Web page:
Recently, I chatted with Dale "Cougar" Armstrong about her new book, Wirework: An Illustrated Guide to the Art of Wire Wrapping. It's packed with step-by-step photos and solid, classroom-tested techniques for making custom wire jewelry with faceted stones, cabochons, and beads. Dale's signature designs have appeared in Step by Step Wire Jewelry and Jewelry Artist. Also she also will be teaching at Bead Fest Philadelphia and Bead Fest Portland this year. I'll admit, it's on my personal wish list to take a wire class with Dale someday, but until then, her new book is the next best thing.--Michelle Mach, Beading Daily editor
Michelle: Why do you favor square half-hard wire in your projects?
Dale: Square, half-hard wire is powerful! If you "tell it where to go and what to do," it will comply, forming crisp angles and smooth curves that will stay where you want them to. (I believe the secret is all about tool techniques.) Square half-hard wire also has major design potential, as you can use the ends of wraps to create many additional embellishments. It enables you to end wraps on top of a piece, preventing possible sharp ends on the "skin-side" of a piece. Also, due to its strength, you don't need to use as much of it as you would use of half-round wire in some instances.
Michelle: I loved the section in the book on "specialty forming tools" because it's always fascinating to see what other wire artists use beyond a basic set of pliers. Do you have a current favorite tool that's not necessary, but makes wire tasks easier or more fun?
Dale: My current favorite forming tool is a pair of long handled, 3-step, square-tipped, flat-nose pliers. When I first bought it, I wasn't quite sure how I was going to use it, but I have found that these pliers help to make perfect prongs. Because the jaws have no graduation at all, it is almost necessary when forming a wide wire bundle into any frame shape that requires perfect 90 degree angles!
Michelle: What's the most common mistake students make when wrapping wire? How can it be avoided or fixed?
Dale: Based on the experiences I have had teaching students of all skill levels, I would have to say that the most common challenge folks have is not being able to make tight, parallel wraps with square, half-hard wire or square, soft wire. Although using square, soft wire may seem easier, it is difficult to control and tends to stretch as you make wraps with it, so a student may end up with uneven, angled wraps. If they remember that they are going over 4 sides (not just a back and a front), making a crisp 90 degree angle for each move, and keeping the wrap wire straight while making each angle, then the wrap wire will not twist while going over the edge of a bundle. Also, knowing where to place the flat nose pliers when firming a wrap will place the wrap wires closer to each other.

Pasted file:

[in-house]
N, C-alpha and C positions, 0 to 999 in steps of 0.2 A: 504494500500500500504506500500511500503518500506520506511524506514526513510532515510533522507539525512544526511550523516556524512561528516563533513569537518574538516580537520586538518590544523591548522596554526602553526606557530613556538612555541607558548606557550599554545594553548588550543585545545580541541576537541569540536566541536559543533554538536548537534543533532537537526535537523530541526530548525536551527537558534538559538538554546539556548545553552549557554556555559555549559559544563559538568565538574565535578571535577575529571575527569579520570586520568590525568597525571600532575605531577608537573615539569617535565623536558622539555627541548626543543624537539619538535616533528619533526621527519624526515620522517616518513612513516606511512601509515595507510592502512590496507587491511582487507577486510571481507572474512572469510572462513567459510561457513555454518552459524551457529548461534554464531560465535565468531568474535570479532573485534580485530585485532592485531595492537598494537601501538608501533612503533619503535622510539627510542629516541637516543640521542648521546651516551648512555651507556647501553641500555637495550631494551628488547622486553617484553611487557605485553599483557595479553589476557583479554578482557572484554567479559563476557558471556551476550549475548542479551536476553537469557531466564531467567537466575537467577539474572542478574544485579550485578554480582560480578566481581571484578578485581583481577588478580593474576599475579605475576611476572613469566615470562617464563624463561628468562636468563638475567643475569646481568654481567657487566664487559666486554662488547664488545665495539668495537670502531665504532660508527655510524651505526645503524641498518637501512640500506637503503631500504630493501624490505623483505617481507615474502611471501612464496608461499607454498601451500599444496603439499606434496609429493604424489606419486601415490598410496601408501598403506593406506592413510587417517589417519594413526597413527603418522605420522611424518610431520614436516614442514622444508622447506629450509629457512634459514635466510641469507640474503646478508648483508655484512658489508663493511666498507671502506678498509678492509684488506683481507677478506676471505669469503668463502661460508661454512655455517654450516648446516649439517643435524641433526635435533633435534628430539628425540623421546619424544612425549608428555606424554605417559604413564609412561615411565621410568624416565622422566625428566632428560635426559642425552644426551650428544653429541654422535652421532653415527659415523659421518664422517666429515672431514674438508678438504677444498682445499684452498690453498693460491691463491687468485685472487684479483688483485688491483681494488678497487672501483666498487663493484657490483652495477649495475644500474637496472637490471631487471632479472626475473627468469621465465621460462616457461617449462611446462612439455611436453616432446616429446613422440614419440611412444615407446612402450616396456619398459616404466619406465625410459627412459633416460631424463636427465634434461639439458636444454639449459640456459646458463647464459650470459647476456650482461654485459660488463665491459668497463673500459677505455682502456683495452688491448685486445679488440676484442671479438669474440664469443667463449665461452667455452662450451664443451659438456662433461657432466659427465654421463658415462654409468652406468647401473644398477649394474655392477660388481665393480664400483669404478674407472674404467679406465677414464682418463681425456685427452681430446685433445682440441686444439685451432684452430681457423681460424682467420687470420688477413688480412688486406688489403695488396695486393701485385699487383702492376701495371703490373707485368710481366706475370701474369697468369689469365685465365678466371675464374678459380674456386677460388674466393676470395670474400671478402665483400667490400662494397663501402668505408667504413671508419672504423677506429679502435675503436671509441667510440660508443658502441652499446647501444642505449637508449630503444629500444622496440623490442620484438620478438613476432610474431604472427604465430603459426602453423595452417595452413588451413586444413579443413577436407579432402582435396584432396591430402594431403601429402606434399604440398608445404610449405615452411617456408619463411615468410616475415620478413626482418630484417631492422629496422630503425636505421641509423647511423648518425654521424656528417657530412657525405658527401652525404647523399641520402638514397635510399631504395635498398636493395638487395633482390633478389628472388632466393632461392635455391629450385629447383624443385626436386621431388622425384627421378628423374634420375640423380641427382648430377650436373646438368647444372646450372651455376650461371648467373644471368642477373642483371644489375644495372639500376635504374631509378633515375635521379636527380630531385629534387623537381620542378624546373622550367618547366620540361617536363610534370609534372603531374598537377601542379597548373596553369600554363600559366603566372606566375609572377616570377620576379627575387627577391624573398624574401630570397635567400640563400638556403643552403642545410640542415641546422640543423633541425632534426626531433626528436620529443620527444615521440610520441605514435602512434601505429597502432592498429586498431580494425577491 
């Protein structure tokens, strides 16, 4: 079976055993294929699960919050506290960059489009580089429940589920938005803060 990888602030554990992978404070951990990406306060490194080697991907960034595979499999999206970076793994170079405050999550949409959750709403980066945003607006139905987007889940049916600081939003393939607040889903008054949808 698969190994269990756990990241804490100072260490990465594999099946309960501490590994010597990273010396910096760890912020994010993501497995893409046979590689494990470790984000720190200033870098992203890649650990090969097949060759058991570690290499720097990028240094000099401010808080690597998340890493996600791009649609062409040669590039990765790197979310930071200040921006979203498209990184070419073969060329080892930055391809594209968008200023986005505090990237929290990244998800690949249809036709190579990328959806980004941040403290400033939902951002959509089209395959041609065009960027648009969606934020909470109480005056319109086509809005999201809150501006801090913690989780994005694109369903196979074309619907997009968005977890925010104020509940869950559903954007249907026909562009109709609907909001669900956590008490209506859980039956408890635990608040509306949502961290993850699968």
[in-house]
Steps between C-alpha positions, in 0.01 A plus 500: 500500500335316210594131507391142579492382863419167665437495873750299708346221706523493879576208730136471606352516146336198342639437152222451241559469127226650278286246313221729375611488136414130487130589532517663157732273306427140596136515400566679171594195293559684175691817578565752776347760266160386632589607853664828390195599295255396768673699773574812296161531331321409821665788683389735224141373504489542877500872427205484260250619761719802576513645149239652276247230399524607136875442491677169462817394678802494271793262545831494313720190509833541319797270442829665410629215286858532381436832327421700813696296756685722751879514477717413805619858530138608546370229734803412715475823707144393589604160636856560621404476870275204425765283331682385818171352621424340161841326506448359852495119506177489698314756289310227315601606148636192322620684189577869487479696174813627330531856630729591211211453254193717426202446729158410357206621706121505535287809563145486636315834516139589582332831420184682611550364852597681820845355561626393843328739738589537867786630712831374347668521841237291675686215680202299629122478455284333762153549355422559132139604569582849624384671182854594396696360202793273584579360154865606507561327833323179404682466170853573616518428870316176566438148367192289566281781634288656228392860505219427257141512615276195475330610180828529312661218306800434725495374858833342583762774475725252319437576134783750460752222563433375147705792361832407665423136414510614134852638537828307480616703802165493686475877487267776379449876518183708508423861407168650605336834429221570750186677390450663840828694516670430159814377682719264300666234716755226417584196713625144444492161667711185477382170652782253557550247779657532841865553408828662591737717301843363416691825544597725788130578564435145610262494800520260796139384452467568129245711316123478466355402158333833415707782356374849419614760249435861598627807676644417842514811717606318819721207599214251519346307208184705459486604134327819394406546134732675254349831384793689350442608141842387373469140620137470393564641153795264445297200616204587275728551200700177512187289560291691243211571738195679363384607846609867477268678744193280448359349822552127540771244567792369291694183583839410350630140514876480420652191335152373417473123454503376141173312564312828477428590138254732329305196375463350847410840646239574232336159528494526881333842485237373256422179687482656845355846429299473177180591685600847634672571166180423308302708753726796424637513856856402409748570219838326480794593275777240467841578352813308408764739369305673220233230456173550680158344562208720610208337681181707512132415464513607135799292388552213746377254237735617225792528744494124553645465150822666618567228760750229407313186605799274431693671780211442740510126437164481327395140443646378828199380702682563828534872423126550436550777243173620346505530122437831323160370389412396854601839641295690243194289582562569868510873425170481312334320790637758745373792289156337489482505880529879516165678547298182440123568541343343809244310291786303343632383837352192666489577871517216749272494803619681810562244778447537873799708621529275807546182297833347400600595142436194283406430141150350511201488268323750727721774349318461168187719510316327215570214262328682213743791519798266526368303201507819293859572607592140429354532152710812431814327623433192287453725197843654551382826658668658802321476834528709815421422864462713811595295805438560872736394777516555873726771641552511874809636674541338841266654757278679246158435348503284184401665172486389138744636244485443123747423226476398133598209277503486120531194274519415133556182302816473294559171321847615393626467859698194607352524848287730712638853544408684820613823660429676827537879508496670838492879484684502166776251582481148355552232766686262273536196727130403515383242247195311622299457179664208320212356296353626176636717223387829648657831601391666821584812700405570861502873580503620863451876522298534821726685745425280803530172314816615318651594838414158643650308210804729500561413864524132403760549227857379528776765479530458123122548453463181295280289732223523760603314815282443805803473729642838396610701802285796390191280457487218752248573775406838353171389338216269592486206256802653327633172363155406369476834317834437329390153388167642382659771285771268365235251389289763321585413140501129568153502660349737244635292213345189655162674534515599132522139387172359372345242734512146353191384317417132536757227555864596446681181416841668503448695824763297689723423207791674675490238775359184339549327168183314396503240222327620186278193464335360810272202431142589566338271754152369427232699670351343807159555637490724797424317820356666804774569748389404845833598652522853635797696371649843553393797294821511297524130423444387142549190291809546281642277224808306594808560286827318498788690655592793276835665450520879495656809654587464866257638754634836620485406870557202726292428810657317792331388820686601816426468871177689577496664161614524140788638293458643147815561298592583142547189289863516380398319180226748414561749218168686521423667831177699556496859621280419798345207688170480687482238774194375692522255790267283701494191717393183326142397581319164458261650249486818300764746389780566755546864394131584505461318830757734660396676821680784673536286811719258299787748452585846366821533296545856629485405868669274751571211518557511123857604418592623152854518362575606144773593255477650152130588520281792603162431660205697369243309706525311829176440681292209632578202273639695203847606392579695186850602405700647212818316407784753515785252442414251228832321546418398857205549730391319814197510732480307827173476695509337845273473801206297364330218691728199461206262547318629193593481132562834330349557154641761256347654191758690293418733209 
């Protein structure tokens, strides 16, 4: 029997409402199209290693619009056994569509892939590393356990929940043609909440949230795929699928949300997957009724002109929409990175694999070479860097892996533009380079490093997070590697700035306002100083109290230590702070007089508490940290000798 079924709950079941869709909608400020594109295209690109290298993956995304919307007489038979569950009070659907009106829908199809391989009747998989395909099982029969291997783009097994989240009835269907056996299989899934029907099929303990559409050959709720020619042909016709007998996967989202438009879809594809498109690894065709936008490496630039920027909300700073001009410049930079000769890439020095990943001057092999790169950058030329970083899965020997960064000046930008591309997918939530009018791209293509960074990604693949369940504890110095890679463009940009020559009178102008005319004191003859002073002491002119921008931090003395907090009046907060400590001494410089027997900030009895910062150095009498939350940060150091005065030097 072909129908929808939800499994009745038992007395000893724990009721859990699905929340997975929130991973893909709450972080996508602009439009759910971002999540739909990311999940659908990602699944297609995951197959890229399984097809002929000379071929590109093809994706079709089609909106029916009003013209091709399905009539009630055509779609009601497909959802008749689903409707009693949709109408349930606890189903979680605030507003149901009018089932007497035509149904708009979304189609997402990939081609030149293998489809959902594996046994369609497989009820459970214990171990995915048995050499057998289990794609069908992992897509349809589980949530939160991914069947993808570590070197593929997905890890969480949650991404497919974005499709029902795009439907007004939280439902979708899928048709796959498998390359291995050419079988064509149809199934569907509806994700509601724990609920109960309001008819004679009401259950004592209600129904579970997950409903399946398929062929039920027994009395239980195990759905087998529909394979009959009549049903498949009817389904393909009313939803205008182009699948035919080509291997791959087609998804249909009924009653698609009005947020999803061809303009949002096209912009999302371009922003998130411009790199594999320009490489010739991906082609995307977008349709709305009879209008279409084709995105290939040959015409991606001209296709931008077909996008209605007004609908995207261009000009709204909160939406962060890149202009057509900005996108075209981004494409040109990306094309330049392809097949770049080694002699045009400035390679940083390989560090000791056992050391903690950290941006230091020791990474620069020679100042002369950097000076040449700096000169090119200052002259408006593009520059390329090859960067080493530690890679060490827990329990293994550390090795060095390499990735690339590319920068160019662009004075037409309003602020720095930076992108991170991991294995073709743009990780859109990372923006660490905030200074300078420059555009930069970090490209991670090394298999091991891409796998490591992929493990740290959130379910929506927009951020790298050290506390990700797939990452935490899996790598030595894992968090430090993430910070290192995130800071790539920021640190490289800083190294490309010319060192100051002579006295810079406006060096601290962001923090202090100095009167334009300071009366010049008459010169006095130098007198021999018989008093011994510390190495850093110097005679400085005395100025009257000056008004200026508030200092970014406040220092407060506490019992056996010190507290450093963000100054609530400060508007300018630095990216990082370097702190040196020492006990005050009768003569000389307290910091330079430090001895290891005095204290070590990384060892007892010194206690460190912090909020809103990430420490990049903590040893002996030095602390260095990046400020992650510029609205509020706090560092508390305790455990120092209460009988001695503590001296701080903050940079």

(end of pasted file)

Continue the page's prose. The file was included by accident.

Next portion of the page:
Michelle: Would you consider Wirework an intermediate or advanced-level book?
Dale: Oh my, that is a loaded question! There are so many different styles of wire jewelry design today and many, very talented people all over the world who are proficient within their skill levels. However, working mainly with square half-hard wire is not as popular as working with round. Therefore, folks who are skilled within their chosen medium may see projects such as the "Orbit Prong Pendant" as advanced. I wrote this book for those wire artists who are proficient in half-hard skills who have been looking for more detailed designs/techniques as the next step toward advanced. My book Wirework also gives all of the formulas I have developed for each included project, along with an "Inspirational Photo Gallery," that I hope will encourage readers to experiment more while creating their own design ideas.